So I was blown away by Blade Runner in 1982, even though the version of it I saw was the weakest one that’s been released.  This was the studio cut, where the film was tampered with at the last minute by frightened executives after they realised Ridley Scott hadn’t delivered the easy-on-the-brain Hollywood blockbuster they’d expected.  Their tampering included adding a redundant voiceover that explains what’s happening in the film for any morons who might be present in the audience; and the least-convincing happy ending in the history of the cinema.  Ten years later, Ridley Scott was allowed to release the version of the film that he’d wanted to put out originally, Blade Runner: The Director’s Cut.  In it, both the voiceover and the happy ending are gone, thankfully, and a new dream sequence suggests that Deckard isn’t the simple cut-and-dried character he was in the original version.  Guess what he might really be?

 

© Warner Bros / The Ladd Company / Shaw Brothers

 

As Blade Runner is set in 2019, which we’re only two years short of now, it’s fun to see how wide of the mark some of the film’s predictions have been.  We haven’t had replicants in the real world nor, alas, have we had flying cars.  And Western cities haven’t become heavily ‘East-Asian-fied’ in the manner of Blade Runner’s Los Angeles, aside from acquiring a few hipster ramen and sushi joints.  Maybe this is because Japan’s bubble economy burst dramatically in the early 1990s and the country never quite became the world power that many in the 1980s had expected.  (William Gibson’s celebrated ‘cyberpunk’ trilogy of science-fiction novels, 1984’s Neuromancer, 1986’s Count Zero and 1988’s Mona Lisa Overdrive, rather overplay the Japanese influence in their future scenarios too.  Incidentally, Gibson is said to have walked out of Blade Runner after 15 minutes, because many of the ideas he’d been toying with for his then-nascent novels were already on the screen.  He didn’t want to get any more depressed.)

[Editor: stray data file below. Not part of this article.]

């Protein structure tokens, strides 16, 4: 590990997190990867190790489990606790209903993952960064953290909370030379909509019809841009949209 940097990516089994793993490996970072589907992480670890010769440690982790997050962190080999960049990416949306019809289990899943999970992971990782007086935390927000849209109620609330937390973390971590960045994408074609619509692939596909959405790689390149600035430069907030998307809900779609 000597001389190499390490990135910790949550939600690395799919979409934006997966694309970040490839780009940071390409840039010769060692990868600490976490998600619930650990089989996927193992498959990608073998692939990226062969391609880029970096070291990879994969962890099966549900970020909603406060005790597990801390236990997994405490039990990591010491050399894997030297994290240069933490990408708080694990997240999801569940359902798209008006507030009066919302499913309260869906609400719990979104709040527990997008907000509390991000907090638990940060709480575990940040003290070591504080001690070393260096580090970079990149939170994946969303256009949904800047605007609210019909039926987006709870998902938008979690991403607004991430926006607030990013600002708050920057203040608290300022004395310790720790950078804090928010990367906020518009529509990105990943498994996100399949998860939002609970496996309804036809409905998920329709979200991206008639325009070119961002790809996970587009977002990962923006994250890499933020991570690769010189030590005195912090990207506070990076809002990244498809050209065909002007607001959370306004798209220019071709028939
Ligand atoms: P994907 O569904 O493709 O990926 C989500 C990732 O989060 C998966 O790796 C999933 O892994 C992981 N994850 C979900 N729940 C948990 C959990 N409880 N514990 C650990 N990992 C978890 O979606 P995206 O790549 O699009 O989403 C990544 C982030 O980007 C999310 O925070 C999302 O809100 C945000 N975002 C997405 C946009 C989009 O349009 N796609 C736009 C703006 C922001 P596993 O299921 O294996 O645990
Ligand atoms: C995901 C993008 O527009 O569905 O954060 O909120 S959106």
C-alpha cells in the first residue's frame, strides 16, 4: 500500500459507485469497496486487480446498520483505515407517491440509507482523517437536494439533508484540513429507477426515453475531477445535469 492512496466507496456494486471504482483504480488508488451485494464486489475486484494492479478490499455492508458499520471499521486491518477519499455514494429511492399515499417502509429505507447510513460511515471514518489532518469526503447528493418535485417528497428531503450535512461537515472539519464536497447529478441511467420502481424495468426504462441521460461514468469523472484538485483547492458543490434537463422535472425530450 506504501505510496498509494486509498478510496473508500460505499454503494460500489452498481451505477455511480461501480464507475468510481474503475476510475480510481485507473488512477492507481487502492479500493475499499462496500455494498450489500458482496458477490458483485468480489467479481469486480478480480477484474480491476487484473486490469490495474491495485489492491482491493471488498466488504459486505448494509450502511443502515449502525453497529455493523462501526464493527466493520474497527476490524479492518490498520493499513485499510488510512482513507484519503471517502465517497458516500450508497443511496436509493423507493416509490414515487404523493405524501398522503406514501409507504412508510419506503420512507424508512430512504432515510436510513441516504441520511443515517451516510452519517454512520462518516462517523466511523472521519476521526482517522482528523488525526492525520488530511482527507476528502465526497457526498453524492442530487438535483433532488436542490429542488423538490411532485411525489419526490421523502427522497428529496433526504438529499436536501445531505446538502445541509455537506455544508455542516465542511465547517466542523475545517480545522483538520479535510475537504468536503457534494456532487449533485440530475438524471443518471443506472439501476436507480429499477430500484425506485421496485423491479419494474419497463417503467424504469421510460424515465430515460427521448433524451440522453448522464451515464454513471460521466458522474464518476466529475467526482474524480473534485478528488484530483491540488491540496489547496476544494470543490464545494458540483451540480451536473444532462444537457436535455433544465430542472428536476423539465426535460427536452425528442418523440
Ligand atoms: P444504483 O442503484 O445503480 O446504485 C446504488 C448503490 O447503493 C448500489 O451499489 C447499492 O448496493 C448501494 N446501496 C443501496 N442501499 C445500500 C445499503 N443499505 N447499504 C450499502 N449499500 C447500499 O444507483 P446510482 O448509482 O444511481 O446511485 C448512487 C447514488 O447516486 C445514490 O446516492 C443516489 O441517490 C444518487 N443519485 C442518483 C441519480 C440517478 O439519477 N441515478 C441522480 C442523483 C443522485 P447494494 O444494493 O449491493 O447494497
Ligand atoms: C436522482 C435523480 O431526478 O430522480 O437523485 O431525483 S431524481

In addition, certain companies whose logos appear in the famous dazzling advertising displays of Blade Runner’s cityscape no longer exist, like Pan Am and Atari.  Well, Atari still does, barely, but not in the world-bestriding way that the filmmakers assumed it would.

 

The sequel, Blade Runner 2049, was released in the UK four days ago.  Taking place 30 years on from the events of Blade Runner and starring Ryan Gosling as a new ‘runner’ called ‘K’, it brings back the now-craggy but still-personable Harrison Ford as Deckard.  To my utter surprise, the reviews have been excellent, with both critics I like (the BBC’s Mark Kermode) and ones I don’t like (the Guardian’s Peter Bradshaw) calling it a five-star masterpiece.  Compare that with the original film, which had to wait years before the critics reappraised it and declared it a classic.  2049 has flopped at the US box office, admittedly, but then so did its predecessor; and the fact that Donald Trump-land doesn’t seem to like it might be a further indication of its quality.  It’s surely a good omen too that it’s directed by Canadian filmmaker Denis Villeneuve, who last year gave us the moving and thought-provoking science-fiction picture Arrival.